SANFORD, Maine — Beachgoers on the coast of Maine this summer may have noticed the sight of something a little unusual, pilots strapped to motors soaring over the beach.
Powered paragliding is a sport that is soaring in popularity, according to instructor and founder of School of Personal Flight Dave McNulty.
He has been flying for ten years and started his school in 2015. For the first time, he has a waiting list of 12 people deep. He has even taken on another instructor to help.
McNulty says a handful of YouTubers are like ambassadors for the sport and are helping drum up interest.
That is the case for first-time pilot Juan Jose. The 37-year-old drives from Haverhill, Mass. to fly and on a warm summer's night in August Jose, prepped by his instructors, is ready for his first flight.
"The first time I saw it it was a youtube video," Jose admits the video piqued his interest and then he found McNulty's school.
Pilots strap a lightweight motor to their backs steadied in a frame and overhead flies what the untrained eye might think is a parachute but it is really a wing. Pilots carry about three to five gallons of fuel on their backs and can fly around 90 miles at average speeds of 25 mph. Landing is the easy part McNulty tells me, take off is the trickier of the two.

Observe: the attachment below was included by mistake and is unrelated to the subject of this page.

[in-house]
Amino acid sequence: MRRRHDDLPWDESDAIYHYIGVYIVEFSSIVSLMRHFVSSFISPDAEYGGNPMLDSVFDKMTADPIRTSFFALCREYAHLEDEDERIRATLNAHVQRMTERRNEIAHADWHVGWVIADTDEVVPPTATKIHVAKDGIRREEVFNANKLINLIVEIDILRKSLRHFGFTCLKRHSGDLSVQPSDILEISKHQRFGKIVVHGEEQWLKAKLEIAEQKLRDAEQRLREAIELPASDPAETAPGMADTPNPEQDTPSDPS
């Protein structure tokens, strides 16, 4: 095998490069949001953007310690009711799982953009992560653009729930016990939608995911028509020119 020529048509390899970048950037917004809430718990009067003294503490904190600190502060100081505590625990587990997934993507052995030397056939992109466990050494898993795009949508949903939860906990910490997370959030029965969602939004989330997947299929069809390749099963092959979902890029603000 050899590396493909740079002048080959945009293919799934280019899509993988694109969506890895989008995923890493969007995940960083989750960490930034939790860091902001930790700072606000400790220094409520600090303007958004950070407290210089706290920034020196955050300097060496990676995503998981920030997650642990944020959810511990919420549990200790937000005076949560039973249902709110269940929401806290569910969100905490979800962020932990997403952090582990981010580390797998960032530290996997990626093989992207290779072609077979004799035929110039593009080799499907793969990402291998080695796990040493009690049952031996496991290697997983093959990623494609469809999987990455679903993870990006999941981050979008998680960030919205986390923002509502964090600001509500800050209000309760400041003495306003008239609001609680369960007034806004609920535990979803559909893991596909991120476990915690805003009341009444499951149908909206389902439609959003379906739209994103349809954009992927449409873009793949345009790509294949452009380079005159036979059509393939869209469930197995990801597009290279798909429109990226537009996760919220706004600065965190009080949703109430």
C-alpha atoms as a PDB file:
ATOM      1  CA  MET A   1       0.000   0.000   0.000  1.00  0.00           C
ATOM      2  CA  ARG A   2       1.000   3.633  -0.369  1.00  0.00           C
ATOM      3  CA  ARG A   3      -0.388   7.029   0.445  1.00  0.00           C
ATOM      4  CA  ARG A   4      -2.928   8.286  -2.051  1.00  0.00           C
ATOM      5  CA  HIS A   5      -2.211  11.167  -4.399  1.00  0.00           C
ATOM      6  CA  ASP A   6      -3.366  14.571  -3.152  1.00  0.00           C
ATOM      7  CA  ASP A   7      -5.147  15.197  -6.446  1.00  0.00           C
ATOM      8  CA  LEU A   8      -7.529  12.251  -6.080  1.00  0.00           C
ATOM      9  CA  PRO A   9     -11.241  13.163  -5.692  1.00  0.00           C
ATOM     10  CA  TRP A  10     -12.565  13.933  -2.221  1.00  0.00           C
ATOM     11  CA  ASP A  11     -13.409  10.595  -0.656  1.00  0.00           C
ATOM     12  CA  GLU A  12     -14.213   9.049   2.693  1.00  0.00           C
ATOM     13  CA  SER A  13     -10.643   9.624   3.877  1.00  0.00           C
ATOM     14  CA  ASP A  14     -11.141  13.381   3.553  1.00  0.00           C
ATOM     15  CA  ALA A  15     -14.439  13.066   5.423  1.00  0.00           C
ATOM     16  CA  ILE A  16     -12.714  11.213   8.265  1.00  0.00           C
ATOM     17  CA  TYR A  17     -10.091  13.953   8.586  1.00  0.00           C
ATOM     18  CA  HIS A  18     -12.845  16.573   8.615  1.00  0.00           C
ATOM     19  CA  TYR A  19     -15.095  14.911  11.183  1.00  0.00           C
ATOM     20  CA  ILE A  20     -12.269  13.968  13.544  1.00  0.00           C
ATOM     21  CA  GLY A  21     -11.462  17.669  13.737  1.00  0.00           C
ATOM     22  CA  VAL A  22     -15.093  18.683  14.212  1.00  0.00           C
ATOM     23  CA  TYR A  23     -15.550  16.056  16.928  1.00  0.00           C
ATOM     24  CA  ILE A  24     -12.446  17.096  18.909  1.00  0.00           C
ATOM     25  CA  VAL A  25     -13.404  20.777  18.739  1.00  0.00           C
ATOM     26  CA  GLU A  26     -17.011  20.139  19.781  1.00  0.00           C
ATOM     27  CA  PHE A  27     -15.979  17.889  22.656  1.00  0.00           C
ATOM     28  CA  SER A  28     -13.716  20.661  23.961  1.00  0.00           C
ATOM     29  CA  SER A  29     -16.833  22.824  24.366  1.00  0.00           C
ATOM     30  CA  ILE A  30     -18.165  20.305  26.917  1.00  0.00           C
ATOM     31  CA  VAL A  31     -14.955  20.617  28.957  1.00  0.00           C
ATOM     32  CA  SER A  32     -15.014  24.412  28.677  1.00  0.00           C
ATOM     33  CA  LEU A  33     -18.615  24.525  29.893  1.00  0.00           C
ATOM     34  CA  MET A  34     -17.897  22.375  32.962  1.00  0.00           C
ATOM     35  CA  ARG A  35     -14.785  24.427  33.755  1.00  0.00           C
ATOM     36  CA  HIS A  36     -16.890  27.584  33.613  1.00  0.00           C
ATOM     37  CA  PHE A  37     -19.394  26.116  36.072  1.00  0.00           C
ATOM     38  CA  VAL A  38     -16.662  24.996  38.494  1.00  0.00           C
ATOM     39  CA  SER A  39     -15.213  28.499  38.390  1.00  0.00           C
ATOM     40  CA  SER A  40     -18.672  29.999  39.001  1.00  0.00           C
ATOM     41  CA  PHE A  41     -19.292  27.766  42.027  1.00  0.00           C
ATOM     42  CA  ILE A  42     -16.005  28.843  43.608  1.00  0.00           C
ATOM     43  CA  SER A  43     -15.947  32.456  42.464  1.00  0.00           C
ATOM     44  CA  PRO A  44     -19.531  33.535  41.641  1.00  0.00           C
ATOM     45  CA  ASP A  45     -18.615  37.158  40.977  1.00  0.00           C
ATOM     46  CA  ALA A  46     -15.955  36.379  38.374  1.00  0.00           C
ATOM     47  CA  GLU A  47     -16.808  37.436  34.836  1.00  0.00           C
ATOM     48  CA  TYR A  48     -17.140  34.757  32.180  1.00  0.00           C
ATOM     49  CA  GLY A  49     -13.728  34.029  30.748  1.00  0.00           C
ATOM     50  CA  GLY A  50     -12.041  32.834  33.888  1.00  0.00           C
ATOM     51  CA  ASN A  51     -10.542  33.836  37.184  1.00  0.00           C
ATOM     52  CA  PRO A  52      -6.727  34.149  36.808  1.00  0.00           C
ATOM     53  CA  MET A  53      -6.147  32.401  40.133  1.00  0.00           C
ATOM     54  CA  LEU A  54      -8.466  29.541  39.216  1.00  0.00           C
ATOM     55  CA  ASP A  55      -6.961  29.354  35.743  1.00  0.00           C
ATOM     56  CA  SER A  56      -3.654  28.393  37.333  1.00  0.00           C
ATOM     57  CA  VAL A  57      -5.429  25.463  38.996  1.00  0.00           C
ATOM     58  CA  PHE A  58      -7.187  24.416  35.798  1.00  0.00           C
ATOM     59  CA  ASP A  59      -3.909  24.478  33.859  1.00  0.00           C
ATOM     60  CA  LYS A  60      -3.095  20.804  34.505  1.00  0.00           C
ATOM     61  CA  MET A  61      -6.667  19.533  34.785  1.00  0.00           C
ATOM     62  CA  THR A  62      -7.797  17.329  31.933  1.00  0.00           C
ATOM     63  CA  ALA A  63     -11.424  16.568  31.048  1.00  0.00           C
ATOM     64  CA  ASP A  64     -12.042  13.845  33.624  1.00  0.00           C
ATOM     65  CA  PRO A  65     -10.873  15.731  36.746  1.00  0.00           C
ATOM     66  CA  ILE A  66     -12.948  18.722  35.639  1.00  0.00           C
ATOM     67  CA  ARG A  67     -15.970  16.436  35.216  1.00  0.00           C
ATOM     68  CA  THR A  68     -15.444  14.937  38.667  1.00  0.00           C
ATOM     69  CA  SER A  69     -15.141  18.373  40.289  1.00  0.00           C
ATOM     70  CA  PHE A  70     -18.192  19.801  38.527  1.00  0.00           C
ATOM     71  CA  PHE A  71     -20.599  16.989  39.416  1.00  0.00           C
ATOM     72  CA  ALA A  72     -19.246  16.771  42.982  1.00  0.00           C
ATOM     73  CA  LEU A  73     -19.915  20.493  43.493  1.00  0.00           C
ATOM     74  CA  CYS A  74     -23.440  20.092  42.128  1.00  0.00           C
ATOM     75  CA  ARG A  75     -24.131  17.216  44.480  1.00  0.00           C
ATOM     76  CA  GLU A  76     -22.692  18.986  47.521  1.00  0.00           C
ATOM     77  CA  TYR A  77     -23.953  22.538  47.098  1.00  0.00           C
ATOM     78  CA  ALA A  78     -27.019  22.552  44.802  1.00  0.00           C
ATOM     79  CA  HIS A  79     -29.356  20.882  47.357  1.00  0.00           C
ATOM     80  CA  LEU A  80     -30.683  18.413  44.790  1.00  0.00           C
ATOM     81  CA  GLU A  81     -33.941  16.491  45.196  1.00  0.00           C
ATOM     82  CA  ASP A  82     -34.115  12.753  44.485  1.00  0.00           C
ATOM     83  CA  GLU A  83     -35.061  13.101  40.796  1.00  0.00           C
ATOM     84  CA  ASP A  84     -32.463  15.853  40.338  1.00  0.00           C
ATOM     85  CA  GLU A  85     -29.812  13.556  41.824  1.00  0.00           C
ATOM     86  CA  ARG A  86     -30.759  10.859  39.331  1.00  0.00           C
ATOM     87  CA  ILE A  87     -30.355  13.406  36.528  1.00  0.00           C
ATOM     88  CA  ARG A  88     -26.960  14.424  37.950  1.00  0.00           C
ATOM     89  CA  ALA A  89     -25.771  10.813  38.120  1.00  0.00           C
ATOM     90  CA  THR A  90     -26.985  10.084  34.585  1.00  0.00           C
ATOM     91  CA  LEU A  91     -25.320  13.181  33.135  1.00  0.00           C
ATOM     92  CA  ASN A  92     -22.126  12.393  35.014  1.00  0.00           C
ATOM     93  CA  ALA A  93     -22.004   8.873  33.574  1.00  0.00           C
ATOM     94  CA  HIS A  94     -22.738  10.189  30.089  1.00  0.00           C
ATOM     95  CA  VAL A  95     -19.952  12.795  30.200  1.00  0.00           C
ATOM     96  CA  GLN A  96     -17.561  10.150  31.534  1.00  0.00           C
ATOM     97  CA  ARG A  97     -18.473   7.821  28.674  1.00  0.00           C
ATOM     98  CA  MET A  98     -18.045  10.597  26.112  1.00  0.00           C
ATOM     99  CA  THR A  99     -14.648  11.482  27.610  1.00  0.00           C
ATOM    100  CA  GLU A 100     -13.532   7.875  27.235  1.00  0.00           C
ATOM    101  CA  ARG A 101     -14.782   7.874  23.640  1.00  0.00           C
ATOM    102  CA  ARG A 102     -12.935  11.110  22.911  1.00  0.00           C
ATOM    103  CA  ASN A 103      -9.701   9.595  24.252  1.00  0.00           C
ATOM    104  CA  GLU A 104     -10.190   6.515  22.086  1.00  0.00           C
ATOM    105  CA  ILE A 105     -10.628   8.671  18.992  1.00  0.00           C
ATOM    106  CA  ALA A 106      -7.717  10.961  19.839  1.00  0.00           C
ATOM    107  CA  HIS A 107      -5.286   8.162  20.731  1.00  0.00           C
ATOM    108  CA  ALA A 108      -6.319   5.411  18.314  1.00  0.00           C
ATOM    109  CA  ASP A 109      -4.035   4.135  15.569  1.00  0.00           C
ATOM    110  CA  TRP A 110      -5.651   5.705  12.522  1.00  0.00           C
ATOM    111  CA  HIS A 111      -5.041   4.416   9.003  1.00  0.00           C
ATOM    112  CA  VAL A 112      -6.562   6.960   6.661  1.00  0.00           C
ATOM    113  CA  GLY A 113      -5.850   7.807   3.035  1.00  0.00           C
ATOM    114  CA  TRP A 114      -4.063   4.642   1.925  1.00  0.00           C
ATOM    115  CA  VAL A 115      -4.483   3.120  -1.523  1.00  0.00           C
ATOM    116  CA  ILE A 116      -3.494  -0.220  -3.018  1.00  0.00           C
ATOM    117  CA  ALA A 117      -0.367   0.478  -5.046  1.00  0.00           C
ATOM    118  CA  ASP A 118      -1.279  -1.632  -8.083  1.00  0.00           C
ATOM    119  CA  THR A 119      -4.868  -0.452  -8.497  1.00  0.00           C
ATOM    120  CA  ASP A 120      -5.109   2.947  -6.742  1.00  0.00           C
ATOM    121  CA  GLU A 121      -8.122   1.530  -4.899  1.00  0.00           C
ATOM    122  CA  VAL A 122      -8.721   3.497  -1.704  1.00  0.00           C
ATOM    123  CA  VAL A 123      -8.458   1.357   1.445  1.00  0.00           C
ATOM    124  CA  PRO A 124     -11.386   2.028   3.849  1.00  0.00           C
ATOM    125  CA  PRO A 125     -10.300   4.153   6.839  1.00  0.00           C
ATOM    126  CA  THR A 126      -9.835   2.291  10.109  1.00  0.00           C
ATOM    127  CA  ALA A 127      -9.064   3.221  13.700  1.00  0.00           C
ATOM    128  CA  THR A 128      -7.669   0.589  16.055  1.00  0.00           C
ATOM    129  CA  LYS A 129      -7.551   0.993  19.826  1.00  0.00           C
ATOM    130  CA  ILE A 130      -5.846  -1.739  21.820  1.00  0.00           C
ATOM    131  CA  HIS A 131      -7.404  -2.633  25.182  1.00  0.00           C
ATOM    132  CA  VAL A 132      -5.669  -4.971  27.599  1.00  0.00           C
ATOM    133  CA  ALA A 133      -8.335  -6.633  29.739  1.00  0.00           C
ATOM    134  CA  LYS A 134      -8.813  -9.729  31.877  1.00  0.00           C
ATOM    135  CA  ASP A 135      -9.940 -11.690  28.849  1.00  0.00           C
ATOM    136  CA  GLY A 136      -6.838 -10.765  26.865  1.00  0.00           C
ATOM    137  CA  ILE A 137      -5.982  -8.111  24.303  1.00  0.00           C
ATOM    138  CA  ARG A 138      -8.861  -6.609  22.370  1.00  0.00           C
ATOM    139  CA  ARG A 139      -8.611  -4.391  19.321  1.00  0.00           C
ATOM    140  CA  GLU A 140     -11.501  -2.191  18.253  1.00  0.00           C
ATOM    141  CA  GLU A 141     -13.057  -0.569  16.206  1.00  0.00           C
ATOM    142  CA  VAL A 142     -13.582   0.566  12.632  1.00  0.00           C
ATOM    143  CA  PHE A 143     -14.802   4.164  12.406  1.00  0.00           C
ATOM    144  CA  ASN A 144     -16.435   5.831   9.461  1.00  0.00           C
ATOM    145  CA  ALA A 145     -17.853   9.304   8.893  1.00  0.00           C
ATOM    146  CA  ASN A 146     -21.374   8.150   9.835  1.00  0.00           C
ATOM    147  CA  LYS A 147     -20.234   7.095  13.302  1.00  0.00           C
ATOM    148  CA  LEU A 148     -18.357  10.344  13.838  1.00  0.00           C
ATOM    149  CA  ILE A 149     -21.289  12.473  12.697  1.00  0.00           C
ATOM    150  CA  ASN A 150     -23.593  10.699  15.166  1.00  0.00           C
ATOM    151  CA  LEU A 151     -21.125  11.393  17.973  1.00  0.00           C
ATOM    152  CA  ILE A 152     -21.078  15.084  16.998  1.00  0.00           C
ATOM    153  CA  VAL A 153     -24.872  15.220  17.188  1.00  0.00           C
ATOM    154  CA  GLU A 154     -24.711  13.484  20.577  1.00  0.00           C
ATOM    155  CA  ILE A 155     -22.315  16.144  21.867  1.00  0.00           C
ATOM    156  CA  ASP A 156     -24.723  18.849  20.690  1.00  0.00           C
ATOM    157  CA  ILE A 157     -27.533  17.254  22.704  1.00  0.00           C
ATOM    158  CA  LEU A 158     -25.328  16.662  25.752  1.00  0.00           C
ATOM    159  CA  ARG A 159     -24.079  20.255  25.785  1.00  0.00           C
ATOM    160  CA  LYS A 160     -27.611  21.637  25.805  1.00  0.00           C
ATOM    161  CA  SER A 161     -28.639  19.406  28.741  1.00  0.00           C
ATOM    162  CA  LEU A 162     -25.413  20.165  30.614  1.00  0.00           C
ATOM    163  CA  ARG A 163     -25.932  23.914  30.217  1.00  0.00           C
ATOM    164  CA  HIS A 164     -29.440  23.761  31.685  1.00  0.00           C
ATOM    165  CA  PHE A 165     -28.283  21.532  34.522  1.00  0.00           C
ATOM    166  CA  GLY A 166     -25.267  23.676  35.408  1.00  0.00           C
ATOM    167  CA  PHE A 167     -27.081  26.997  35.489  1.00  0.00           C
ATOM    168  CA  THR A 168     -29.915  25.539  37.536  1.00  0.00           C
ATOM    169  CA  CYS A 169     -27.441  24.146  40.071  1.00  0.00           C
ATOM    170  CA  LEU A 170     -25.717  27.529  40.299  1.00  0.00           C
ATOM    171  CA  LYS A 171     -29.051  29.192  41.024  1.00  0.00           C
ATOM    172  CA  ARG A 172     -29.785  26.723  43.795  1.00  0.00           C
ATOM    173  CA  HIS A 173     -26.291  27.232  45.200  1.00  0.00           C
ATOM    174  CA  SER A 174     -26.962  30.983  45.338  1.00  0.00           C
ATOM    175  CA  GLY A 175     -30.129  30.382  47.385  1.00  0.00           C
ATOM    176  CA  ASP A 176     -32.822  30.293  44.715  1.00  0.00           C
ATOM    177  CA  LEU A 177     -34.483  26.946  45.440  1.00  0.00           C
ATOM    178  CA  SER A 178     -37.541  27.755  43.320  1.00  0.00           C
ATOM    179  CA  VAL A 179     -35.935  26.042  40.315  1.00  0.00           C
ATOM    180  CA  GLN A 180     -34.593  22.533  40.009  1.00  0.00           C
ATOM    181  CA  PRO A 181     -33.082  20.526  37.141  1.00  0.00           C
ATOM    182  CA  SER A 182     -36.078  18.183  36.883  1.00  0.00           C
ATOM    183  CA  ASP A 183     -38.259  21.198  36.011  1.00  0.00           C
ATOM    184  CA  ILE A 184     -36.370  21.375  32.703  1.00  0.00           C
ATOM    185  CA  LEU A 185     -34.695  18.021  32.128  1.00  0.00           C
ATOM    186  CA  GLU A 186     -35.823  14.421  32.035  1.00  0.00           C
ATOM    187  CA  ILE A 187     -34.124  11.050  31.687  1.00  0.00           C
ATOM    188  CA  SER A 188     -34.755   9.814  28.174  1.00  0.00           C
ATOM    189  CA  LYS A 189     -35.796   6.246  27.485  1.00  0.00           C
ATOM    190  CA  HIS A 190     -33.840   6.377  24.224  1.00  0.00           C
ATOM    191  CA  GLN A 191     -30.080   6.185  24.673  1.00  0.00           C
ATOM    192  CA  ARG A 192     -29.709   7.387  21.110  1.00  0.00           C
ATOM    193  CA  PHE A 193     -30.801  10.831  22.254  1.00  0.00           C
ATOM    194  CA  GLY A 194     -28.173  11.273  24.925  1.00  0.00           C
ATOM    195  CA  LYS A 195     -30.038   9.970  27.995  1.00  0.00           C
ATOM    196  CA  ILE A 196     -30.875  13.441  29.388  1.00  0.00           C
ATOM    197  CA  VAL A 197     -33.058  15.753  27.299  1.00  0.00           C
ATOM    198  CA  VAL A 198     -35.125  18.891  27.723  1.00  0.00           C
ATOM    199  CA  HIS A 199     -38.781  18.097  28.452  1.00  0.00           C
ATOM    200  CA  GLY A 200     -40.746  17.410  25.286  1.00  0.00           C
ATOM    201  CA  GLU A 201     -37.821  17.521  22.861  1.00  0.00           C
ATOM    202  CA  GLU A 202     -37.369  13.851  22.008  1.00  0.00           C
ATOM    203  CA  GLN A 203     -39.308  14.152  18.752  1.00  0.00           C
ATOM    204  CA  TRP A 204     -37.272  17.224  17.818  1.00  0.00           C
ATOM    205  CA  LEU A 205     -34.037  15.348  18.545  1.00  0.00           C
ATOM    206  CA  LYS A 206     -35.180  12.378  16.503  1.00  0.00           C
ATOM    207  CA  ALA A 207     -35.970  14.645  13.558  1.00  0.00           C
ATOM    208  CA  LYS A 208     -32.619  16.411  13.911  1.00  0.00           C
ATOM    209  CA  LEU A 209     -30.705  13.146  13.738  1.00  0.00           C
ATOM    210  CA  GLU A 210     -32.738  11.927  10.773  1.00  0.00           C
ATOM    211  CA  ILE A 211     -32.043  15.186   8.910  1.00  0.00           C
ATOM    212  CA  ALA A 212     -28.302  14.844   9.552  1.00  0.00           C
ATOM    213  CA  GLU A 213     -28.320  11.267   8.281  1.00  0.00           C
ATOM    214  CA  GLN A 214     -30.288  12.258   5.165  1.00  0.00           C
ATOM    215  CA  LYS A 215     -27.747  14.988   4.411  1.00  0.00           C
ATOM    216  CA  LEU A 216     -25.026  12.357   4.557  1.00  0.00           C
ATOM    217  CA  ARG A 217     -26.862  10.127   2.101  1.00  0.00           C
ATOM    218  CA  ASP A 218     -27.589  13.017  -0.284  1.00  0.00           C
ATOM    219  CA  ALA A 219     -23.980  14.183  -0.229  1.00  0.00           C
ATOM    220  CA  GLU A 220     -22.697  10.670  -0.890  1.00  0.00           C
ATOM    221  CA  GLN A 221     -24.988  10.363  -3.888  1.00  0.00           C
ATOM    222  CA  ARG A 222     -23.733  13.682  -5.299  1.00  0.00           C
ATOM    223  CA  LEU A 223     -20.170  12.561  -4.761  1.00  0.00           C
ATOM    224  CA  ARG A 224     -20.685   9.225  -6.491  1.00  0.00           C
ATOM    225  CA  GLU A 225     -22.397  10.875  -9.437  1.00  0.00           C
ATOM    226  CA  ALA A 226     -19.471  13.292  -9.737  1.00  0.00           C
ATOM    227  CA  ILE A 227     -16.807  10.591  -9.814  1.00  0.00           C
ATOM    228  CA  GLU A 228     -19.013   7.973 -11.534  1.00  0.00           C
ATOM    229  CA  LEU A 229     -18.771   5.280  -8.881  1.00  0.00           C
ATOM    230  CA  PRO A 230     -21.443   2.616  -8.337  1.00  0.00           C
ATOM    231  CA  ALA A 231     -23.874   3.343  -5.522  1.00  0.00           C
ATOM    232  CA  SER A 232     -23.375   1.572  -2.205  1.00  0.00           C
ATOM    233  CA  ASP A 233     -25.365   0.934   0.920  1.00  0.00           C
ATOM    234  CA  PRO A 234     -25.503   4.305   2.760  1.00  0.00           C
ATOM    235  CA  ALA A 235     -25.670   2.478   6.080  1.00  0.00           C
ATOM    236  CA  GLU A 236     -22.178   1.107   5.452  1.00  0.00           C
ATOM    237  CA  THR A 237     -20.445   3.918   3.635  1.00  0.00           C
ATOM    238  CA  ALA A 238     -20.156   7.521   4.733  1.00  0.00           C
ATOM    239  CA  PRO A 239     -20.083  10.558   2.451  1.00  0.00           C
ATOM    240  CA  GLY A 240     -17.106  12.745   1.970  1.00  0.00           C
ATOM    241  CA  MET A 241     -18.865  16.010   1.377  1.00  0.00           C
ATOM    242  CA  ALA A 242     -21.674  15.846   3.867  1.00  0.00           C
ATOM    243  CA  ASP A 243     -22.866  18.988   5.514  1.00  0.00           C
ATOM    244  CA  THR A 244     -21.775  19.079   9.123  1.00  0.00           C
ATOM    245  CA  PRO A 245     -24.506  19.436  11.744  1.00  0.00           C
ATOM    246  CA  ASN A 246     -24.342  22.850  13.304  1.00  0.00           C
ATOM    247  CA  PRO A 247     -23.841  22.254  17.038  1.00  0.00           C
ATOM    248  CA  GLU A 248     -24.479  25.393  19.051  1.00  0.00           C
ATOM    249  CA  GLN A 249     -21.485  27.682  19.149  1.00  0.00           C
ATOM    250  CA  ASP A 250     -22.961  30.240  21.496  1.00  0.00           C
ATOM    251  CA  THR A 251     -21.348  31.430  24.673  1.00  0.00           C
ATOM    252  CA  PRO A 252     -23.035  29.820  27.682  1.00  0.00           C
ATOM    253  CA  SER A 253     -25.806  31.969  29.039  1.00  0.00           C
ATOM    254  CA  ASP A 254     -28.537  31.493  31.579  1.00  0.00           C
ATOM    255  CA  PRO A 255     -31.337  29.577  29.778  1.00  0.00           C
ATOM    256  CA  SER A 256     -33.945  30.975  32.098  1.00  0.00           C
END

It sounds simple even sensible but seeing a man strapped to a motor in the air is anything but.
"How I teach I explain that yes it is a dangerous sport but here are a few things that you can do to help yourself from becoming a number," McNulty explains that safety is paramount in his training and his flying.
The sport is time-intensive and expensive. The gear alone costs around $12,000. Still, the four pilots flying at the Sanford Regional Airport on this summer's eve are hooked.
"We aren' t just a bunch of crazies with butt fans," McNulty explains. "We're actually sensible human beings who are trying to stay safe while still having fun."
A birds-eye view and adrenaline rush are some of the reasons people are attracted to the sport but Dave puts it best.
After lots of ground practice, raising his wing, and after replacing a faulty spark plug, Jose takes his very first flight and his gears maiden voyage.
I catch up with him still out of breath just seconds after he lands."It was great. My first flight couldn't have gone any better."
Jose says this only the beginning for him.
"It feels free you know, you can see everything...You just have to be up there to see it."